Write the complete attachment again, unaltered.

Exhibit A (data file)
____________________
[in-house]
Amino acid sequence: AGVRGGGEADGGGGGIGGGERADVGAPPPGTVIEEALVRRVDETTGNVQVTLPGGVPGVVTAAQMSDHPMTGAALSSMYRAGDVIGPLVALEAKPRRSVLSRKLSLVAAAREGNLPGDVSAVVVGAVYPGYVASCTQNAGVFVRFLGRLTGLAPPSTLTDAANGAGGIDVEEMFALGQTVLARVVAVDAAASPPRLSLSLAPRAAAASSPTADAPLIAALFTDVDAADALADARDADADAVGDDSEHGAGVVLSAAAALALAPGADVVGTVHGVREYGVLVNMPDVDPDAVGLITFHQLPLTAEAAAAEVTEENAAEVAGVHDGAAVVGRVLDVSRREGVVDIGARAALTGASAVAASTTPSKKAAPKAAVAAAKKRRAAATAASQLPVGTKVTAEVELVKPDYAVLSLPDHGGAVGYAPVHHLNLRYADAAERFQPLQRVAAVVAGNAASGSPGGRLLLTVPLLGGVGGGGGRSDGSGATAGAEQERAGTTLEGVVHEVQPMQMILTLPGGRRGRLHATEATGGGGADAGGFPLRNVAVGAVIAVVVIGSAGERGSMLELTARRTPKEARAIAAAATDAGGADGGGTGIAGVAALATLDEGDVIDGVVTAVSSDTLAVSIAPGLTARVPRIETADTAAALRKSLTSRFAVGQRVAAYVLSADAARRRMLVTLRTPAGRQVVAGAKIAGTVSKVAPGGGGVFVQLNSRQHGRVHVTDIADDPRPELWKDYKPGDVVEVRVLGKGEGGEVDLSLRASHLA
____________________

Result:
[in-house]
Amino acid sequence: AGVRGGGEADGGGGGIGGGERADVGAPPPGTVIEEALVRRVDETTGNVQVTLPGGVPGVVTAAQMSDHPMTGAALSSMYRAGDVIGPLVALEAKPRRSVLSRKLSLVAAAREGNLPGDVSAVVVGAVYPGYVASCTQNAGVFVRFLGRLTGLAPPSTLTDAANGAGGIDVEEMFALGQTVLARVVAVDAAASPPRLSLSLAPRAAAASSPTADAPLIAALFTDVDAADALADARDADADAVGDDSEHGAGVVLSAAAALALAPGADVVGTVHGVREYGVLVNMPDVDPDAVGLITFHQLPLTAEAAAAEVTEENAAEVAGVHDGAAVVGRVLDVSRREGVVDIGARAALTGASAVAASTTPSKKAAPKAAVAAAKKRRAAATAASQLPVGTKVTAEVELVKPDYAVLSLPDHGGAVGYAPVHHLNLRYADAAERFQPLQRVAAVVAGNAASGSPGGRLLLTVPLLGGVGGGGGRSDGSGATAGAEQERAGTTLEGVVHEVQPMQMILTLPGGRRGRLHATEATGGGGADAGGFPLRNVAVGAVIAVVVIGSAGERGSMLELTARRTPKEARAIAAAATDAGGADGGGTGIAGVAALATLDEGDVIDGVVTAVSSDTLAVSIAPGLTARVPRIETADTAAALRKSLTSRFAVGQRVAAYVLSADAARRRMLVTLRTPAGRQVVAGAKIAGTVSKVAPGGGGVFVQLNSRQHGRVHVTDIADDPRPELWKDYKPGDVVEVRVLGKGEGGEVDLSLRASHLA